IF YOU GO
What: "Man of La Mancha"
When: July 11-Sept. 27
Where: Cumberland County Playhouse, 221 Tennessee Ave., Crossville, Tenn.
Admission: $25 adults, $24 seniors, $12 children
A gallant knight. His faithful servant. A damsel in distress.
This summer, Cumberland County Playhouse in Crossville, Tenn., invites entry to the dramatic yet funny world of writer Miguel de Cervantes as he weaves his knightly tale and transforms into Don Quixote in "The Man of La Mancha."
The musical, inspired by Cervantes' 17th-century masterpiece "Don Quixote," is set in a prison in 1930s Spain during the Spanish Civil War. As the idealistic, perhaps foolish, Cervantes waits to be tried by Franco's fascist regime, he weaves the story of the "mad" knight, Quixote. His fellow prisoners function as both audience and characters in this play within a play.
Baritone Jason Ross portrays Cervantes/Quixote, hilariously paired with tenor Gregory Pendzick as his faithful servant, Sancho.
Memorable songs from the Tony Award-winning score include "The Impossible Dream" and "Man of La Mancha" as well as the tender "Dulcinea," with which Ross' knight courts soprano Lauren Marshall, playing the common wench Aldonza.
As Quixote sallies forth into battle, Ross leads the cast of prisoners, guards, wenches, muleteers and even noble steeds in a journey from a harsh, unjust world to one of idealism, sacrifice and faithfulness. On this quest, he battles 16th-century windmills, dances with gypsies and woos his "lady" as he imagines becoming a valiant knight.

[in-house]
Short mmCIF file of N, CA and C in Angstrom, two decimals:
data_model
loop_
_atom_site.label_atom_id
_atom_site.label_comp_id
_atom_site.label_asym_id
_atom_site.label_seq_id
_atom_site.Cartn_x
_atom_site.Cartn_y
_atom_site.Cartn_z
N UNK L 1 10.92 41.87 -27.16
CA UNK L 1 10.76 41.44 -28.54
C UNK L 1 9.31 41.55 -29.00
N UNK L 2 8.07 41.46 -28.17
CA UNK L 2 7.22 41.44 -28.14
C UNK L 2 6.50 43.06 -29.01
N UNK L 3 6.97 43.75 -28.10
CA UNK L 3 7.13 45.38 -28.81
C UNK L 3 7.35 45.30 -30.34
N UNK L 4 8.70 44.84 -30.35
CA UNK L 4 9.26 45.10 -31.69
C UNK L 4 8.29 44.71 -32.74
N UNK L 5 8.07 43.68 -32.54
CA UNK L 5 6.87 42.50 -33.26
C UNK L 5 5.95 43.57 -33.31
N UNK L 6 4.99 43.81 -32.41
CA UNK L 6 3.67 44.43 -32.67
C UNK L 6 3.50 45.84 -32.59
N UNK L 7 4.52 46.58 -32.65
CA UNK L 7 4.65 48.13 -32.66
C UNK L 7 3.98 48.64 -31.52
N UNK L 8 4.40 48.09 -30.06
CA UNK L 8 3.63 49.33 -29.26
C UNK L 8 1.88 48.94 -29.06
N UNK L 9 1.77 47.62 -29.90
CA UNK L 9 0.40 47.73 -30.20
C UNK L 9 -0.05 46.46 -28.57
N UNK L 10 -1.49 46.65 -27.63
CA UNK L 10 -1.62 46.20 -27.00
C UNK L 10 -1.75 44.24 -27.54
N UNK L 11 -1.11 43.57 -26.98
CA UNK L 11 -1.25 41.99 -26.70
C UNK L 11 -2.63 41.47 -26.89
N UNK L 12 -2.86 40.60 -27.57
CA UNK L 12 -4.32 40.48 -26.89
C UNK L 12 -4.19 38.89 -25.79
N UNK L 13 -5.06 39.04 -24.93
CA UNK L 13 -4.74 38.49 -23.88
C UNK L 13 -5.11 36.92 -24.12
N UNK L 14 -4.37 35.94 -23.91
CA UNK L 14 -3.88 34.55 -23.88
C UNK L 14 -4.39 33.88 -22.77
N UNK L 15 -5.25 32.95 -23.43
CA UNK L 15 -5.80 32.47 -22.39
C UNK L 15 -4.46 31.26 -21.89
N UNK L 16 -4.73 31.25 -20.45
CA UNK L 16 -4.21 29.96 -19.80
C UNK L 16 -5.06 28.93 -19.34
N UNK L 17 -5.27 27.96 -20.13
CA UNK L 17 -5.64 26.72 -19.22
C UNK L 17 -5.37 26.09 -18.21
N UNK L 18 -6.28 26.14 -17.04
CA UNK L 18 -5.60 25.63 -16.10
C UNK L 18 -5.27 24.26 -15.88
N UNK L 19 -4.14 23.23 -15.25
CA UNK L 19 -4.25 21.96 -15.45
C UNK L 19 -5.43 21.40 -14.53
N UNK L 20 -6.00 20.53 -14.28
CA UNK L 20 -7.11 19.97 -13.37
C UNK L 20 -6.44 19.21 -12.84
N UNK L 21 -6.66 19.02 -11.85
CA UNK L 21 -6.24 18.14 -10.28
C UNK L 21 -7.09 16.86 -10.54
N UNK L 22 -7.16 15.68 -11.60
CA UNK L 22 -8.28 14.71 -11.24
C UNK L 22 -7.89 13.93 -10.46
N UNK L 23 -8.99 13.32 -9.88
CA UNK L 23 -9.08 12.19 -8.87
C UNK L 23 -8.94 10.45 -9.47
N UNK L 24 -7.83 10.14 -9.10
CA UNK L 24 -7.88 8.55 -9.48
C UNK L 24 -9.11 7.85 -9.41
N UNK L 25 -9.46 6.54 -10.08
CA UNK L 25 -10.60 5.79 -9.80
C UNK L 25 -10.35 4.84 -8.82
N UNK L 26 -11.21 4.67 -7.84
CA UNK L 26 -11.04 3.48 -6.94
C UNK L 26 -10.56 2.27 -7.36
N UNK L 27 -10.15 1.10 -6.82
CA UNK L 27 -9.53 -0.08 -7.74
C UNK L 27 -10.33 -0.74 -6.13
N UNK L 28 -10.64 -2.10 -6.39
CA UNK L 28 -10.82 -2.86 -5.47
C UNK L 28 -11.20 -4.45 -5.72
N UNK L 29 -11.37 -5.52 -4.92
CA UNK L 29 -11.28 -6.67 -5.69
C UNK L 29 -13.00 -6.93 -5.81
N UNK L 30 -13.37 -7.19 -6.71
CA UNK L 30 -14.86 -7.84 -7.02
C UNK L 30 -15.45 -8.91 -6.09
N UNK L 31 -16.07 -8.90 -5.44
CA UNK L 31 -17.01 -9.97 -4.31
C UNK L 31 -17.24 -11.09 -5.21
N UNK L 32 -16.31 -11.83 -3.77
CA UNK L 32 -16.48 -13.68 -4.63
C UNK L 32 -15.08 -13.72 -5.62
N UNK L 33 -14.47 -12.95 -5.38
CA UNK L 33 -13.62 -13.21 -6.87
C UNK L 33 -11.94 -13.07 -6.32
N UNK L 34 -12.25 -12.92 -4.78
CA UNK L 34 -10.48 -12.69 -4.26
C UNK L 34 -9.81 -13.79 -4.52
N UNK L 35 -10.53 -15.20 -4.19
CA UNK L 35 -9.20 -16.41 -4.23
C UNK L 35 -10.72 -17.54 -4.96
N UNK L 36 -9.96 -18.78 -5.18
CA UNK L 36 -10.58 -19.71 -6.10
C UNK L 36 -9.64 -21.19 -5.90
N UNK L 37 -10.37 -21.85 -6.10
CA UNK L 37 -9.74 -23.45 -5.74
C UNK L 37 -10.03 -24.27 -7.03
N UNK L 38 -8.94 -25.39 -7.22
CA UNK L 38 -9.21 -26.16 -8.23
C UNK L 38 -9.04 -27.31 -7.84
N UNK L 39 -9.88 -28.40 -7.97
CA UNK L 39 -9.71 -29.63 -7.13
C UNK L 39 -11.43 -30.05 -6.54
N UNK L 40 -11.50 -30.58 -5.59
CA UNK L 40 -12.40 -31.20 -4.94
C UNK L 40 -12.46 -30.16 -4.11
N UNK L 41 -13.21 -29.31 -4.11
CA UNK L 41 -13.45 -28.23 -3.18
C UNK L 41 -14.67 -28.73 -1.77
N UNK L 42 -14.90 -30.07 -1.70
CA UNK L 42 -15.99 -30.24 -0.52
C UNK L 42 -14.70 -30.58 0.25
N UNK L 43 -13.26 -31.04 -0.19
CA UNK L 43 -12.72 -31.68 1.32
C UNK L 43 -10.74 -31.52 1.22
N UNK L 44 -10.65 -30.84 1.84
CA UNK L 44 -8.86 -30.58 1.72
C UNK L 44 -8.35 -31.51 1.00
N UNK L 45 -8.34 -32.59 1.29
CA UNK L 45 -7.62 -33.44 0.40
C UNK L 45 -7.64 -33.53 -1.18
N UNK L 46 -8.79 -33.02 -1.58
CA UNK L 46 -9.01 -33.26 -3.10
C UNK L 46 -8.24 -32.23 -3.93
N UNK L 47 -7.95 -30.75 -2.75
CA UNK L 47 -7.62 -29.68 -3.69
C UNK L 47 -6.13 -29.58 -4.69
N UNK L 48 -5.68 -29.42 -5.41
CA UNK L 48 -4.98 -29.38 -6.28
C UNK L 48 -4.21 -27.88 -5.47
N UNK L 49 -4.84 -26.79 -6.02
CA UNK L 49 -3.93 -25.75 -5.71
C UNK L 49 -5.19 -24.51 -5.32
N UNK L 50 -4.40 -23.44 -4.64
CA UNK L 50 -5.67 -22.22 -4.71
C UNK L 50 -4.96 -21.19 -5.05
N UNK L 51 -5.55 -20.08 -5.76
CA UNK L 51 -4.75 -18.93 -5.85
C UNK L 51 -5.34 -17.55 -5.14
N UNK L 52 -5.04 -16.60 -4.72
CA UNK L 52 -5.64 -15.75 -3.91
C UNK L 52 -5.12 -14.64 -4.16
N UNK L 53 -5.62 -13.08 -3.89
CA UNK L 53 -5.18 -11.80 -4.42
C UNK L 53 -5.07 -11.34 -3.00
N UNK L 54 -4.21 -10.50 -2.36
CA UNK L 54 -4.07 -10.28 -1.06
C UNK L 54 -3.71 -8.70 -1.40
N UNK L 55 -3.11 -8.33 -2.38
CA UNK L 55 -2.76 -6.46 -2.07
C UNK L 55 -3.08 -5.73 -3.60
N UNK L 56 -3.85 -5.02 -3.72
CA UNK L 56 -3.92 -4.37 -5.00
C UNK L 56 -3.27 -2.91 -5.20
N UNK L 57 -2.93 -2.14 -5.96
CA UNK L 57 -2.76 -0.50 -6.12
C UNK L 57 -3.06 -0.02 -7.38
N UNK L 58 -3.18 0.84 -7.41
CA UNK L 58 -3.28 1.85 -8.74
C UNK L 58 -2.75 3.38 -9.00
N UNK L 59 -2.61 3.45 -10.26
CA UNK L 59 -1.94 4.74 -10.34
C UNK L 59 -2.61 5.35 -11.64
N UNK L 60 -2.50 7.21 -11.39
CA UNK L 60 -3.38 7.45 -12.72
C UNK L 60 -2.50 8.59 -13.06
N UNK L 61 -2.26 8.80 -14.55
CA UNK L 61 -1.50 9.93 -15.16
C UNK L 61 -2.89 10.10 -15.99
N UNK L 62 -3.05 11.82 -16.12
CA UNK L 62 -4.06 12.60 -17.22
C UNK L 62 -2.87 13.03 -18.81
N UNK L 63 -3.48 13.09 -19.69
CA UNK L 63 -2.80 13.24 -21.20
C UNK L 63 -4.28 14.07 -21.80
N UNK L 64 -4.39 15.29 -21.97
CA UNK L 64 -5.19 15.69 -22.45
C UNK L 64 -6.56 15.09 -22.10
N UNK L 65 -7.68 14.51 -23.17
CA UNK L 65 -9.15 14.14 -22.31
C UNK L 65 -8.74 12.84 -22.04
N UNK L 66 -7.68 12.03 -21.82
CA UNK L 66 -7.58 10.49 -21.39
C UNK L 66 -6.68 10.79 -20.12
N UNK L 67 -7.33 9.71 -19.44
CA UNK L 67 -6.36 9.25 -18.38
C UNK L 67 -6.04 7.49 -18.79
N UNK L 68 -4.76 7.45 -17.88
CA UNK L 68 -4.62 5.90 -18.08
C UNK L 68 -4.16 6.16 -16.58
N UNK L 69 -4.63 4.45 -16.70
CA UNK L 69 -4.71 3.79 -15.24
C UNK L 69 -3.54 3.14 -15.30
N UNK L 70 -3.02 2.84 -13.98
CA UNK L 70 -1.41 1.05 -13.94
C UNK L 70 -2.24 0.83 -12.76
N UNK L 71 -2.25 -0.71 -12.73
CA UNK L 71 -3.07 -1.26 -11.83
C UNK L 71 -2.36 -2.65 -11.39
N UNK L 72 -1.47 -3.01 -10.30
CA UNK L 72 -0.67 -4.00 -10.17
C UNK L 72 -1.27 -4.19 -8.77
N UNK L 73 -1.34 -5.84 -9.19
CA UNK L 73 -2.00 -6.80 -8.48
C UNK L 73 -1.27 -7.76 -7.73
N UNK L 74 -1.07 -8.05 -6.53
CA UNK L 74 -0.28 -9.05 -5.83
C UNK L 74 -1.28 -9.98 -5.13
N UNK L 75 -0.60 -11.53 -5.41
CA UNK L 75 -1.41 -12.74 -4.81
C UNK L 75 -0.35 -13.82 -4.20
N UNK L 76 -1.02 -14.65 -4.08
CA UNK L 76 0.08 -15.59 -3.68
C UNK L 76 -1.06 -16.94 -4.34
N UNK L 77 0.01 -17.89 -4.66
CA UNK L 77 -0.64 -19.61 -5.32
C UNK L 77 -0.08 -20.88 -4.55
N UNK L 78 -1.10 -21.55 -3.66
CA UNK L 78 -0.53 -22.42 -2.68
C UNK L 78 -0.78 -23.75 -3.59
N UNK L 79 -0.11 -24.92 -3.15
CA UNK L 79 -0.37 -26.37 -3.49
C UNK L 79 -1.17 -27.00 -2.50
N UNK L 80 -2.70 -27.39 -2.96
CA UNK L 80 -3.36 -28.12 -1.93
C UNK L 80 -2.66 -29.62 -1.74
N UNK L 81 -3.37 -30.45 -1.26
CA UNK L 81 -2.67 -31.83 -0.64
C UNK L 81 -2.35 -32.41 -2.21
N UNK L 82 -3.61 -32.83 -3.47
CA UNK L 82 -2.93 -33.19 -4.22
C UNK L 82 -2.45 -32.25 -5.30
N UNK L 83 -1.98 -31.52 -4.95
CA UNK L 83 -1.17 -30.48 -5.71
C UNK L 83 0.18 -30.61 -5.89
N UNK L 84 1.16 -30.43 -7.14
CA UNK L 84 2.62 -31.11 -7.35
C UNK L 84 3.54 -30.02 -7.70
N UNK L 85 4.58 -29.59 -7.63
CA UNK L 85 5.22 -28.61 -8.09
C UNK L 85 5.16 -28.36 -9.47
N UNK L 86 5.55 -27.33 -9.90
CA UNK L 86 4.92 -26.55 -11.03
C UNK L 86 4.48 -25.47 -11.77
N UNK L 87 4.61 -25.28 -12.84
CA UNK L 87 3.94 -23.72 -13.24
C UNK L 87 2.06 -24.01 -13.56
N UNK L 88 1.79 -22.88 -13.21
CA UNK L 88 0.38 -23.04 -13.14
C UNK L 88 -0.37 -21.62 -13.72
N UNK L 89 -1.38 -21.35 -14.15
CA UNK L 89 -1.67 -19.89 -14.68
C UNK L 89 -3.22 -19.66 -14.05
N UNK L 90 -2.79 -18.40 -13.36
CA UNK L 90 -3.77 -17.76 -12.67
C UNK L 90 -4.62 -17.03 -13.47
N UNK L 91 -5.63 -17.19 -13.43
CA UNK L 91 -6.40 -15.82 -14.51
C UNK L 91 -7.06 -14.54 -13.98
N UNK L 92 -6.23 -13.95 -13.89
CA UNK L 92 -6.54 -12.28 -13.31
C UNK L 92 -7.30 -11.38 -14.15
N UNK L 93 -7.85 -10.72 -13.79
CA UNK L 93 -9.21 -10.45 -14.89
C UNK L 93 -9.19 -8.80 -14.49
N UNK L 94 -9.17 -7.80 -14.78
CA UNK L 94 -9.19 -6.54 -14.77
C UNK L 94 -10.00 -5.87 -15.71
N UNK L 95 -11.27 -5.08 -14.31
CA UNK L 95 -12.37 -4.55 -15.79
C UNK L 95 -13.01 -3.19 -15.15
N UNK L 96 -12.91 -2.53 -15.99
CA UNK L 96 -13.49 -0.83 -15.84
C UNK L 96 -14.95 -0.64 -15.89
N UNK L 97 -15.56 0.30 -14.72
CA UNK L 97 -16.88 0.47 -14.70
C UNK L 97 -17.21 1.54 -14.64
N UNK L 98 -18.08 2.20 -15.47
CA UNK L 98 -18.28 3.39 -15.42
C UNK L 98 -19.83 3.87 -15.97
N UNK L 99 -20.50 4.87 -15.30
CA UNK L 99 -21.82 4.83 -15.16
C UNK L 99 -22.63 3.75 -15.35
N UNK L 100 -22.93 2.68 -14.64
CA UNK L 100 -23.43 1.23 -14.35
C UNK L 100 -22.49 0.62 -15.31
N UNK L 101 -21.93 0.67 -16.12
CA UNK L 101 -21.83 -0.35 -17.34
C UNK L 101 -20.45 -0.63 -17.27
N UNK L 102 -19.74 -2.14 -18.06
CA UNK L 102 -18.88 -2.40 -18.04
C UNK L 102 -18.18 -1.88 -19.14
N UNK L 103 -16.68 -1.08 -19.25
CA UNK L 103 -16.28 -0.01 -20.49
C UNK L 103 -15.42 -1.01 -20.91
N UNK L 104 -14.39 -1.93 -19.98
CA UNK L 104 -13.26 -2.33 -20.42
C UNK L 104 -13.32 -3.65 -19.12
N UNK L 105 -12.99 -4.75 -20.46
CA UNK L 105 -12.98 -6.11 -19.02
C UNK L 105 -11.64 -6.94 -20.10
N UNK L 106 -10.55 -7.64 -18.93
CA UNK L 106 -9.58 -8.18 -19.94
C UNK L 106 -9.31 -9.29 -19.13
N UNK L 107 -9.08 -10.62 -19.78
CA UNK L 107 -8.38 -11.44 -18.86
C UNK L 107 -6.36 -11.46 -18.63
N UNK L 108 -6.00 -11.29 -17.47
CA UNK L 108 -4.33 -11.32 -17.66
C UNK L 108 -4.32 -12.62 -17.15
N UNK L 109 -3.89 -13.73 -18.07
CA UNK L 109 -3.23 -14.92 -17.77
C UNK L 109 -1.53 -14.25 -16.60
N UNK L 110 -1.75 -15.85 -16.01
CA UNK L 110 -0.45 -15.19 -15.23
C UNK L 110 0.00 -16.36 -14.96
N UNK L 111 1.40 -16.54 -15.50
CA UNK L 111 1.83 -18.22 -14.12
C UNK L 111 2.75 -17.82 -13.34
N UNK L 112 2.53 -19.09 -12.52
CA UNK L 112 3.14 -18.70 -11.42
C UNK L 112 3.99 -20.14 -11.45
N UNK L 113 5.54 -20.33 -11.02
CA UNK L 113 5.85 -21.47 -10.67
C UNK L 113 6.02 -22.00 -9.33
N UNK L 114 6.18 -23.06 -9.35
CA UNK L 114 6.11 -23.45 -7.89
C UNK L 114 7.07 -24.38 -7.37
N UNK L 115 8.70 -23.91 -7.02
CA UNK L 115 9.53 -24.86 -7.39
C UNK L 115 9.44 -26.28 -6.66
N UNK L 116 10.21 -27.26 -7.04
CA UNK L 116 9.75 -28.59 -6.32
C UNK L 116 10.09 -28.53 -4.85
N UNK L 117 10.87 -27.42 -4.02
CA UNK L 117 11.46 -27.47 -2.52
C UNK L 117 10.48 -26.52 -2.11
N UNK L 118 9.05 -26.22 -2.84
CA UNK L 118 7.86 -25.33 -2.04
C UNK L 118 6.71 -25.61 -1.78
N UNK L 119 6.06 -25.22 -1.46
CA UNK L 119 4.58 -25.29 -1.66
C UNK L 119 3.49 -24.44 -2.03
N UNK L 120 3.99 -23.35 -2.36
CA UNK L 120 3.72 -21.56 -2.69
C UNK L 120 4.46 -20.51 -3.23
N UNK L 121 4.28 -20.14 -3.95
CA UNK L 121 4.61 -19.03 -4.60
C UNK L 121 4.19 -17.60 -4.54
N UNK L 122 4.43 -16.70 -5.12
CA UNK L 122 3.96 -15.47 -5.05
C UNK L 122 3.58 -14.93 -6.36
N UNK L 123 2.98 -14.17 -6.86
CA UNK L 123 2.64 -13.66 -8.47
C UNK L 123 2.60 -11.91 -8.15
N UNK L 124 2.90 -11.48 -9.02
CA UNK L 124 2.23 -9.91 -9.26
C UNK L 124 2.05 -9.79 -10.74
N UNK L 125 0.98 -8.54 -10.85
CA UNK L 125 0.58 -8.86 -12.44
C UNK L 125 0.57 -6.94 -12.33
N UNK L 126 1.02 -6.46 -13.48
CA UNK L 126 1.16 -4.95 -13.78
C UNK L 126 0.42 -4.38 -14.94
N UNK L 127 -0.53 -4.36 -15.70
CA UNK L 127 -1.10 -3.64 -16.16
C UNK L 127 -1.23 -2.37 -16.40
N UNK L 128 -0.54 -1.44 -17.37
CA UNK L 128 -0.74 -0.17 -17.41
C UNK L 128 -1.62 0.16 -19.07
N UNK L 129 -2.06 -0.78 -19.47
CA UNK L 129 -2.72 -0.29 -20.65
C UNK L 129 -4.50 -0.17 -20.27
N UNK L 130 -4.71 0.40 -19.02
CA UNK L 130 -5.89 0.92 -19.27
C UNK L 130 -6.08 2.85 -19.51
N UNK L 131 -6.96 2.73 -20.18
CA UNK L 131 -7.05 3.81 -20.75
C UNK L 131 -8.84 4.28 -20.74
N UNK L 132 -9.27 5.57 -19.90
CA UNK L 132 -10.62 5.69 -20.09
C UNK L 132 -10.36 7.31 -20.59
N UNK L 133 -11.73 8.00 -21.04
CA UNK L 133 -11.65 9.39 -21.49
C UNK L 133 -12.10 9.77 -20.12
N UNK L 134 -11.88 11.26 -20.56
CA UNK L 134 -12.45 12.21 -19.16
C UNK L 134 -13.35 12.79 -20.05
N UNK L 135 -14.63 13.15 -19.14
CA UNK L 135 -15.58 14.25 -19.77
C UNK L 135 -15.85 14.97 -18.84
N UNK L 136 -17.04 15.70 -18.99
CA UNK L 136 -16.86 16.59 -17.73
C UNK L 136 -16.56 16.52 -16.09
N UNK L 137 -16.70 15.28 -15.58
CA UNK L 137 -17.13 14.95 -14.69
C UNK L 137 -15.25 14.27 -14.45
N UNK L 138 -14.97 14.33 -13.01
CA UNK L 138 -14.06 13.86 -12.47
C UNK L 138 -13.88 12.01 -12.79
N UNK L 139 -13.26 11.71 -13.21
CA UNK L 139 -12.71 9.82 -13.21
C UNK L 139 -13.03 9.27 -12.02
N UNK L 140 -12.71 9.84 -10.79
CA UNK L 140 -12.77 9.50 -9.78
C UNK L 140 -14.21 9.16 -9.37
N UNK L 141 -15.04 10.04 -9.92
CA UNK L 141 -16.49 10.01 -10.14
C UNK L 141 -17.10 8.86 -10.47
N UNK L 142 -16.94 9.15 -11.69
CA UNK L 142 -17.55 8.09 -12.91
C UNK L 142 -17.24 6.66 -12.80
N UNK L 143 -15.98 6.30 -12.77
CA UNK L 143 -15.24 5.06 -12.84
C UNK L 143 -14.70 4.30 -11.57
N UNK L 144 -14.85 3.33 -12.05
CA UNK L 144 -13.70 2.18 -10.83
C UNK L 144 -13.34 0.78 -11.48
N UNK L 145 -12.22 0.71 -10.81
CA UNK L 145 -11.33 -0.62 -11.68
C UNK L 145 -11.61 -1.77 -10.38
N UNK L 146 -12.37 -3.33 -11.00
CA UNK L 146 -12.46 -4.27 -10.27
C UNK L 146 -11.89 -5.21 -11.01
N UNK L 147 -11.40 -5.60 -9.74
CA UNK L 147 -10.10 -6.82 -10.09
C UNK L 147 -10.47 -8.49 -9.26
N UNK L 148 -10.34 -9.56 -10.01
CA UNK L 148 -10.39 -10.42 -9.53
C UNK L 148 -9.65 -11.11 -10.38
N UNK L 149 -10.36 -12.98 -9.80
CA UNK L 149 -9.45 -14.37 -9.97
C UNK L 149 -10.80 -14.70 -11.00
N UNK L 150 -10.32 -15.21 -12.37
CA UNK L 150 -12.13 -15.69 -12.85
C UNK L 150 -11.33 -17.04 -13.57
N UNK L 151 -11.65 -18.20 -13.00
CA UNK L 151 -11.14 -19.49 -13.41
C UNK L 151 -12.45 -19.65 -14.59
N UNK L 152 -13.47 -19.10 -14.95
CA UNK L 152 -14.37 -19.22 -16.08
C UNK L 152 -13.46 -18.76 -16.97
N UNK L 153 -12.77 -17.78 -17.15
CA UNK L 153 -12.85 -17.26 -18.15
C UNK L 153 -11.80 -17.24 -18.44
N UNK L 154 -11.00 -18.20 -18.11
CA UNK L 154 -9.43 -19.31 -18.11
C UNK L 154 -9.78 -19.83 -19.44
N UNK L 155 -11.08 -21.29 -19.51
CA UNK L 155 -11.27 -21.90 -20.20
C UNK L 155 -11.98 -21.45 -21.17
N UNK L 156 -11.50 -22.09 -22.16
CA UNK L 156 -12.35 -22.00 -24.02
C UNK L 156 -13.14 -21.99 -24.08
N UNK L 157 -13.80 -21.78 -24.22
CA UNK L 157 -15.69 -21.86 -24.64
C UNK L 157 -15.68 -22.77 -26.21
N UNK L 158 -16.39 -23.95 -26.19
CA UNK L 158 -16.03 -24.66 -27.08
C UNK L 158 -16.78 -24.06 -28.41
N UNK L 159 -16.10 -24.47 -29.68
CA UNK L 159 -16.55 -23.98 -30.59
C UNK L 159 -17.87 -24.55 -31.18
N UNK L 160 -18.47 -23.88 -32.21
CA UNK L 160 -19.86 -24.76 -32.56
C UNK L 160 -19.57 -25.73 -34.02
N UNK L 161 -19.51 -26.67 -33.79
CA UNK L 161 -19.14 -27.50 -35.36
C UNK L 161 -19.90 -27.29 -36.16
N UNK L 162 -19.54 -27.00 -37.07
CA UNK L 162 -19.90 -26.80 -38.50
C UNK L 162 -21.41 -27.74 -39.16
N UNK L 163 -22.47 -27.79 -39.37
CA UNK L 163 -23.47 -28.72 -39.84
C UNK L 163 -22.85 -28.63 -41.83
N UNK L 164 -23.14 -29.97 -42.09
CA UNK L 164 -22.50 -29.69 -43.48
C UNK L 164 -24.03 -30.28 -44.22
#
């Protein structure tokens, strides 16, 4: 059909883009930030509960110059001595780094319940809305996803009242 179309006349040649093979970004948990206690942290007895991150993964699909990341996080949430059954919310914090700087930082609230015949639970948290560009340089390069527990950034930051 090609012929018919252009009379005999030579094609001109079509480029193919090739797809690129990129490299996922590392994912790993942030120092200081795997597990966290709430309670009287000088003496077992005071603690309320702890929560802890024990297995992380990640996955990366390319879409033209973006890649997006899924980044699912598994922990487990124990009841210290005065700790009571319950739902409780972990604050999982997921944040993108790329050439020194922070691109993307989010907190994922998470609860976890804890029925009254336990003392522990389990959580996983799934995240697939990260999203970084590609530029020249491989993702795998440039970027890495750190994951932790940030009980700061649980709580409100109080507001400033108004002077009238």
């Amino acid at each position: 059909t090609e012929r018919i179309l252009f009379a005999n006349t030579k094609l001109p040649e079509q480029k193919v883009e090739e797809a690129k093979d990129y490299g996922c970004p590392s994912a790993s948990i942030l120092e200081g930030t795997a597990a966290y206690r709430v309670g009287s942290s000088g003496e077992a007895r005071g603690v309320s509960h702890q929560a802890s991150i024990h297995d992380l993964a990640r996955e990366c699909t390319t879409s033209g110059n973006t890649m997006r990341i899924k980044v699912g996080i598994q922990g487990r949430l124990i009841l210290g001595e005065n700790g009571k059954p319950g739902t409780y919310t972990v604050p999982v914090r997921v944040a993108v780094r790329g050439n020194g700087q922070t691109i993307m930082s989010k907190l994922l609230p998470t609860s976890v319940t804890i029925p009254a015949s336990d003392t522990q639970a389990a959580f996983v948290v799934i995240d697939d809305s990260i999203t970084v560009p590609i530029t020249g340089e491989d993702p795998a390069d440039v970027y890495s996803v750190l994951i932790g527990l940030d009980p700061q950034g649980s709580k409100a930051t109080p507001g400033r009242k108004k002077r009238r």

In featured roles are Quinn Cason, John Dobbratz, Daniel Black, Kathryn Berman, Lindy Pendzick and Carol Irvin, supported by a company of Playhouse resident professionals and interns. The show is directed by Britt Hancock, a veteran of multiple national tours, with music from maestro Ron Murphy and the CCP theater orchestra. John Fionte has created the prison setting. Leila Nelson is assistant director/choreographer.
"Man of La Mancha" is rated PG-13 for stage violence. It opens today, July 11, and runs through Friday, Sept. 27. Show times vary.